Ancient ocean currents may have changed pacing and intensity of ice ages
Columbia Climate School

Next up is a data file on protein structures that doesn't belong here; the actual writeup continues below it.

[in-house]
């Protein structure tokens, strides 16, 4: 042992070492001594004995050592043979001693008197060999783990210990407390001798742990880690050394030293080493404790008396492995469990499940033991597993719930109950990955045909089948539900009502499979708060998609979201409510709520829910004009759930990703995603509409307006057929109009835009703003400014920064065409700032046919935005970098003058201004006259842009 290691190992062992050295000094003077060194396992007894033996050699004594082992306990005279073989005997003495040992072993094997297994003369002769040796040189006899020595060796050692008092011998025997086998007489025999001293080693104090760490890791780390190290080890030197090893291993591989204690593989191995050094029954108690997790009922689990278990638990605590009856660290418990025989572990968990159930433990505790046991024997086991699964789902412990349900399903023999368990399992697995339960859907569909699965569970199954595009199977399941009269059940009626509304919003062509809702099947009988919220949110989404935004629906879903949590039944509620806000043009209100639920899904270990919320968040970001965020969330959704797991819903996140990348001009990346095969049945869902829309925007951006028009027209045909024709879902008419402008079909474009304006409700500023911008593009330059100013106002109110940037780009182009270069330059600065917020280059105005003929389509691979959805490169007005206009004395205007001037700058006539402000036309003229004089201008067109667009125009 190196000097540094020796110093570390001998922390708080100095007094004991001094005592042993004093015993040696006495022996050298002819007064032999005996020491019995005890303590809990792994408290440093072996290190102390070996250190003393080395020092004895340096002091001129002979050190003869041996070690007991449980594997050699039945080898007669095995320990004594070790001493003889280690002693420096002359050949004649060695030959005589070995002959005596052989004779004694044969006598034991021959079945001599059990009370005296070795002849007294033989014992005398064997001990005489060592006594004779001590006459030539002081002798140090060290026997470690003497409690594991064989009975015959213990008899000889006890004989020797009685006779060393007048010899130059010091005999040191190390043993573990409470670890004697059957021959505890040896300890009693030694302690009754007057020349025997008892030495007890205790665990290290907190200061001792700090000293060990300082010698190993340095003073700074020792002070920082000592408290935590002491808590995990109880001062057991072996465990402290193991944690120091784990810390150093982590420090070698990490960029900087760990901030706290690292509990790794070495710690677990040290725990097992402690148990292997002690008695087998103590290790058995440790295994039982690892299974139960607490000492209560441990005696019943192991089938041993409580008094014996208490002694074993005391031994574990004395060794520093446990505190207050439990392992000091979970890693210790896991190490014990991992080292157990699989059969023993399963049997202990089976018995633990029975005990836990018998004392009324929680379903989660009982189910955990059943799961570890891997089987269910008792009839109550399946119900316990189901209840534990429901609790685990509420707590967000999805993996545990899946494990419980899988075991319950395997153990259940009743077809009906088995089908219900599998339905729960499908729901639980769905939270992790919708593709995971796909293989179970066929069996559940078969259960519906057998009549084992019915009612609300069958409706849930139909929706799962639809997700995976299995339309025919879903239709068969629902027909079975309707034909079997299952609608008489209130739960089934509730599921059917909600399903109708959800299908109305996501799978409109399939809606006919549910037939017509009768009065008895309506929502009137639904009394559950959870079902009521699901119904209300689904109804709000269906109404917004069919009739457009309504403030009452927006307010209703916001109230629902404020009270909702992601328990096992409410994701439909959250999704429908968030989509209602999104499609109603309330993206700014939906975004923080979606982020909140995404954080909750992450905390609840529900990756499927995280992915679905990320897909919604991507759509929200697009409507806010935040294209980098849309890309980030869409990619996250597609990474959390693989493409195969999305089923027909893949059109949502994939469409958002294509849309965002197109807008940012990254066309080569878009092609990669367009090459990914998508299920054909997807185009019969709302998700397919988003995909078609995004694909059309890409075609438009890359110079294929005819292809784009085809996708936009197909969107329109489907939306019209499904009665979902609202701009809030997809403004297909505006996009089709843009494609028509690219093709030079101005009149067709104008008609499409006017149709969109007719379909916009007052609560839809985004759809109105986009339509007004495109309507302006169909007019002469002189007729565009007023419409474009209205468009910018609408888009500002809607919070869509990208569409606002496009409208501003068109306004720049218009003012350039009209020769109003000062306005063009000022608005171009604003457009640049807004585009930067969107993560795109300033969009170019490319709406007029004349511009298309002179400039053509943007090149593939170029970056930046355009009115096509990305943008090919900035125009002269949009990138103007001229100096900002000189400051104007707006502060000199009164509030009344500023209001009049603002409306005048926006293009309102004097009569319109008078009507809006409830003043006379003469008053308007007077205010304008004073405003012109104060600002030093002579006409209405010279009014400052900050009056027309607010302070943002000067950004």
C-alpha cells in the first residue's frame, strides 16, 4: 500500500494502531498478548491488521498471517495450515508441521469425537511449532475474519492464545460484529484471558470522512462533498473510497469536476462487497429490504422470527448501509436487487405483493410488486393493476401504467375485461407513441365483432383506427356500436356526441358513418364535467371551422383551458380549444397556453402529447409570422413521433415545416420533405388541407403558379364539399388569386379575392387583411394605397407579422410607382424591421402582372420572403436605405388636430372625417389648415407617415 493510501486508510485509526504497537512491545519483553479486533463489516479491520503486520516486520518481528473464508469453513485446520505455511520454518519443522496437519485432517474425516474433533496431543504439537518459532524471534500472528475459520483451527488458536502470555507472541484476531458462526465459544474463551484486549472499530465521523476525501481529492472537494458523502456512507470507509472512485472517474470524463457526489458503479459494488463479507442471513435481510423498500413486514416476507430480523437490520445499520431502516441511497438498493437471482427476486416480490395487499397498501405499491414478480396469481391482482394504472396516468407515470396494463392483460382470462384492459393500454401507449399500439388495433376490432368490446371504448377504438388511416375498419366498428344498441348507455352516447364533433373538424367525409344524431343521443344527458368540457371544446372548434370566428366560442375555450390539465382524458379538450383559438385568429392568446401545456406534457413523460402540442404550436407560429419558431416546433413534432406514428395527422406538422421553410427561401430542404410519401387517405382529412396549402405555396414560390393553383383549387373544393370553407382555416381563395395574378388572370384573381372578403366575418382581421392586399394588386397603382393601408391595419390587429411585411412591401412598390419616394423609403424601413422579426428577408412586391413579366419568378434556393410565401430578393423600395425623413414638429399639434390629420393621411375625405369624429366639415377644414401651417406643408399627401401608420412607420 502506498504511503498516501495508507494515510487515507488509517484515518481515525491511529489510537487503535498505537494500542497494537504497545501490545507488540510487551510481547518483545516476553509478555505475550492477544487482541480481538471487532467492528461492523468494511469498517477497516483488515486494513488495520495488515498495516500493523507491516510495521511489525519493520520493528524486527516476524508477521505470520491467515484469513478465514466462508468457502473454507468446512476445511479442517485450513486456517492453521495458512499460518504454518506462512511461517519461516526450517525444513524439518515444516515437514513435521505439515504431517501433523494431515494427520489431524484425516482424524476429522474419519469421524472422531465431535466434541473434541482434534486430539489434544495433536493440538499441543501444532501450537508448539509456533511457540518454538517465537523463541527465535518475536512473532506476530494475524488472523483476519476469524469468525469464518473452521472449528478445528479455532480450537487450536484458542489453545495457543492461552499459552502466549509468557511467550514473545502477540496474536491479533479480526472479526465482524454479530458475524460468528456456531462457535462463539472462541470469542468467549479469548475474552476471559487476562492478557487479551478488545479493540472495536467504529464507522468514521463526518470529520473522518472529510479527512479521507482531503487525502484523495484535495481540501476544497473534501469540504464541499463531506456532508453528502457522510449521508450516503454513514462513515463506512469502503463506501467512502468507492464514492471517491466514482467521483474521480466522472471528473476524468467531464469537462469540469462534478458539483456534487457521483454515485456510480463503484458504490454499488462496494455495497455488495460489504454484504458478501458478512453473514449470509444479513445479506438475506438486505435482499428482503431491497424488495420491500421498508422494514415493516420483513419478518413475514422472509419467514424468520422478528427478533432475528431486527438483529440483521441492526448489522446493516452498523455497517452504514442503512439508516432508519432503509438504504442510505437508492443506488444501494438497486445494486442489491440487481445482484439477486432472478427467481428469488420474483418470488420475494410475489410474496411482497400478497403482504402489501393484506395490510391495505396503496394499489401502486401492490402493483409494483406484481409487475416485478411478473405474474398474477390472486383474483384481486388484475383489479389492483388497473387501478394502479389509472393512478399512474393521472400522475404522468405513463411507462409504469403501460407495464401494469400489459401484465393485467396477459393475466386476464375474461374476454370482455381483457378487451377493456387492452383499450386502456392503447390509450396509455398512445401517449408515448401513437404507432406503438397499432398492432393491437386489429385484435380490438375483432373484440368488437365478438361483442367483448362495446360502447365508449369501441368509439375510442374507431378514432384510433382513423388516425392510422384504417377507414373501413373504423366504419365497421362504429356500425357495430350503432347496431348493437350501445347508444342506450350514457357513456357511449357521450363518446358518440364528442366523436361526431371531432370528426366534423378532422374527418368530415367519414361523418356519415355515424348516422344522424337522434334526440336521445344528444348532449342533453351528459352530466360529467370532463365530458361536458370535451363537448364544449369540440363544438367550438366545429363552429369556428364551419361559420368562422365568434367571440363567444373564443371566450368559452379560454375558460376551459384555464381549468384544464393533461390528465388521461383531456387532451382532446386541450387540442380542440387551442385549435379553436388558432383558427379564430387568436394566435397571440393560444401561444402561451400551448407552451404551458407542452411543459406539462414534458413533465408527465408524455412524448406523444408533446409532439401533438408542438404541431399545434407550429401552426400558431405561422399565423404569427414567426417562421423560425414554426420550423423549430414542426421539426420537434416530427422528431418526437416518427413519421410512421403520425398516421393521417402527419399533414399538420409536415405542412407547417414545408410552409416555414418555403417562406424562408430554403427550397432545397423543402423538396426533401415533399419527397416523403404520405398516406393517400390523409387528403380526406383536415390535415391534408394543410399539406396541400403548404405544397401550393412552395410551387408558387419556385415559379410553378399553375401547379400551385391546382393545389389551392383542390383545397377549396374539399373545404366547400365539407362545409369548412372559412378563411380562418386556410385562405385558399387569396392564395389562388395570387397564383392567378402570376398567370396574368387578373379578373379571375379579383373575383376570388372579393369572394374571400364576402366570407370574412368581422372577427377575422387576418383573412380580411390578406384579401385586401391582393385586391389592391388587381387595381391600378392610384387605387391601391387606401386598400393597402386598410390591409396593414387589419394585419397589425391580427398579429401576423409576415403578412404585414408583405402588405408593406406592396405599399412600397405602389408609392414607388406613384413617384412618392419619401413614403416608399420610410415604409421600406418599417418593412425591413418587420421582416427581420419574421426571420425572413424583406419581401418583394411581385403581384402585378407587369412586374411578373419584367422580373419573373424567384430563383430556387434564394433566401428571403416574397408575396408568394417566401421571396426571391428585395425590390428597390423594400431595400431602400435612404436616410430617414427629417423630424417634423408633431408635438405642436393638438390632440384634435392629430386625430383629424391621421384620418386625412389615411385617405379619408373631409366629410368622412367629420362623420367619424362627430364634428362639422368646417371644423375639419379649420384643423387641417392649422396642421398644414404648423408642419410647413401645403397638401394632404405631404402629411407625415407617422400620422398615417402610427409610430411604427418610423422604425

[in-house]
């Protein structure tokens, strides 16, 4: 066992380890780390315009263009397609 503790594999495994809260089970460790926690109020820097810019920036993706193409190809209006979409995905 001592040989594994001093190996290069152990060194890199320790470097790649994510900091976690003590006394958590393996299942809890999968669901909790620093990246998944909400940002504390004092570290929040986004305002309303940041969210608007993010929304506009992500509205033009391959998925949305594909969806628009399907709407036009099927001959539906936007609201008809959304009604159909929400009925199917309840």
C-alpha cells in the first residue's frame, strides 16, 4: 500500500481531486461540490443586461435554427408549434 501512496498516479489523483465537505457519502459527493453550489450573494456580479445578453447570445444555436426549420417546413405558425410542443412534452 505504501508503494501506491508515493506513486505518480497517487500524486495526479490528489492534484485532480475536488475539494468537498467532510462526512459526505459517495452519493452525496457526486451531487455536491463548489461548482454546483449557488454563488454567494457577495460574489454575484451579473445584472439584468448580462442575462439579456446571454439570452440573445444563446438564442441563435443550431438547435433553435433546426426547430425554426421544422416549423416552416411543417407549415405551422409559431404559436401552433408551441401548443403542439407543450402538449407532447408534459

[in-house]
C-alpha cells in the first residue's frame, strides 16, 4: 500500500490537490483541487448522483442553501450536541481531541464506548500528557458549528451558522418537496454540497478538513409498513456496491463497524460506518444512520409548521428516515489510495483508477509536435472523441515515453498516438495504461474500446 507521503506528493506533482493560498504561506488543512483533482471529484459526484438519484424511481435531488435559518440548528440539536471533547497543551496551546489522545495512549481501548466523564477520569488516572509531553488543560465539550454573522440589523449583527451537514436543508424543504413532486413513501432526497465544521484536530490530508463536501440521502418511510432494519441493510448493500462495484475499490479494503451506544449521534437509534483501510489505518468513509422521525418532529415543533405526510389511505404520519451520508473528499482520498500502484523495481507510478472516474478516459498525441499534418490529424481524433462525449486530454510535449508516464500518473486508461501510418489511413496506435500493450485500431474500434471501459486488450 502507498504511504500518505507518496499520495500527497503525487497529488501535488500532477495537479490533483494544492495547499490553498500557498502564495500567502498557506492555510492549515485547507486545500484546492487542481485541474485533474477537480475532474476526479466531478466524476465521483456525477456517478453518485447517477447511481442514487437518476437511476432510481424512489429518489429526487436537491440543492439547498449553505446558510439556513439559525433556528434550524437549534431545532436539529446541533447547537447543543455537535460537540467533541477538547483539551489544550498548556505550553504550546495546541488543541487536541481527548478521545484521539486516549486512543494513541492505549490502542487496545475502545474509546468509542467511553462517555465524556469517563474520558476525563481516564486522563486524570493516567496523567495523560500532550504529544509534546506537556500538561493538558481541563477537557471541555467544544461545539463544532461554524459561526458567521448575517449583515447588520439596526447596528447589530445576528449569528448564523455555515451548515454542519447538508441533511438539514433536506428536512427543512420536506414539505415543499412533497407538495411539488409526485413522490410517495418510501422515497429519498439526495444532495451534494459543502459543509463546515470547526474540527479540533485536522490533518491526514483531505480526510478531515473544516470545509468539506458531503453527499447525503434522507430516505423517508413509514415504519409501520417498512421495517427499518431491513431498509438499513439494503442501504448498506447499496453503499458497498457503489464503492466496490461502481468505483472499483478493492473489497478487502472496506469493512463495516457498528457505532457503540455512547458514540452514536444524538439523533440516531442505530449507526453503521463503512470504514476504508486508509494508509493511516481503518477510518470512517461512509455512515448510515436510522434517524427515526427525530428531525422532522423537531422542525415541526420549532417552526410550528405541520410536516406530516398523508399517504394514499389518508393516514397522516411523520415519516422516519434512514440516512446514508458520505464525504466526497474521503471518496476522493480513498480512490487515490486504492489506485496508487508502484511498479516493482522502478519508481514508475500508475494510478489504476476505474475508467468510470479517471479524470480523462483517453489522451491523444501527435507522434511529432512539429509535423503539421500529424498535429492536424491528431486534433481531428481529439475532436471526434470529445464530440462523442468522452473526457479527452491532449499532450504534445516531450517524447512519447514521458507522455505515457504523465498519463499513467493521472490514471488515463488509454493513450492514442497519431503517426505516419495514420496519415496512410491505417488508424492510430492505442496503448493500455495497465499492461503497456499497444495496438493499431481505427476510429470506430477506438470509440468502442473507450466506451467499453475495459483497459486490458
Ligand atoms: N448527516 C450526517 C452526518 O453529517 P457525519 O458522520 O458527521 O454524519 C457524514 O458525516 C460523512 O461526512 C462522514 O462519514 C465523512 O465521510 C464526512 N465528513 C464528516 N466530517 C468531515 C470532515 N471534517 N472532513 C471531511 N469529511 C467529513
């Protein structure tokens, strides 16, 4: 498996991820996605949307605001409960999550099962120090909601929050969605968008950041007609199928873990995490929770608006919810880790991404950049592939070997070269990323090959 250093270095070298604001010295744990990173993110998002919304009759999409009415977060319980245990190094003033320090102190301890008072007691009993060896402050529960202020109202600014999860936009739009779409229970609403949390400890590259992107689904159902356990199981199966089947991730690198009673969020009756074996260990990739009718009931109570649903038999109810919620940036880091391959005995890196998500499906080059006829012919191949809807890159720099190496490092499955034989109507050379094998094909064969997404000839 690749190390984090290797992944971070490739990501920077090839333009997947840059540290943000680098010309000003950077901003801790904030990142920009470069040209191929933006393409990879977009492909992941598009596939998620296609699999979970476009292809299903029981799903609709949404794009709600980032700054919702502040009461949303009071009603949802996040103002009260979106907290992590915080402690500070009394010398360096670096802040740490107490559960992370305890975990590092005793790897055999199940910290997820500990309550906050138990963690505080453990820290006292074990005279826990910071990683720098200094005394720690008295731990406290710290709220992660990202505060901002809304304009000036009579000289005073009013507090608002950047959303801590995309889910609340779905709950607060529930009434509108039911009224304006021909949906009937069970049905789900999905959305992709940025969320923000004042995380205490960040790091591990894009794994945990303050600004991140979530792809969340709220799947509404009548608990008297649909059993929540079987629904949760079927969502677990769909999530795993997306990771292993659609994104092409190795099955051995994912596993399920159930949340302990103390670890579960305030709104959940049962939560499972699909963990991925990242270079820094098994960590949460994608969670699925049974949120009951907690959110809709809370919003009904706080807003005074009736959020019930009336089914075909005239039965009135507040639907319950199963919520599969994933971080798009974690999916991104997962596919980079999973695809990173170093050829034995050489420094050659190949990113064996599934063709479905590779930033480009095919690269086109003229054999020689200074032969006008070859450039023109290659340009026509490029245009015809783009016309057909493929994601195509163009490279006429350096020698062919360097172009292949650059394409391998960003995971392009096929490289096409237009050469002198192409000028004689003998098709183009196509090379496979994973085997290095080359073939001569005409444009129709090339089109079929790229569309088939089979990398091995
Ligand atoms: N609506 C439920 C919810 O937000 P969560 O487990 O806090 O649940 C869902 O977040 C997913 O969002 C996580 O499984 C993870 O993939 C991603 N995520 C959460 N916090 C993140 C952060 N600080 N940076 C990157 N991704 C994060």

How vigorously those currents moved in the past can be inferred by how much North Atlantic water made it that far, as measured by isotope ratios of the element neodymium bearing the signature of North Atlantic seawater. But they also discovered that at about 950,000 years ago, ocean circulation weakened significantly and stayed weak for 100,000 years; during that period the planet skipped an interglacial—the warm interval between ice-ages–and when the system recovered it entered a new phase of longer, 100,000-year ice age cycles. After this turning point, the deep ocean currents remain weak during ice ages, and the ice ages themselves become colder, they find. Building on that idea, the researchers hypothesize that the advancing ice might have triggered the slowdown in deep ocean currents, leading the oceans to vent less carbon dioxide, which suppressed the interglacial that should have followed. In a 2000 study in Nature, Goldstein and colleagues used neodymium ratios in deep-sea sediment samples to show that ocean circulation slowed during past ice ages.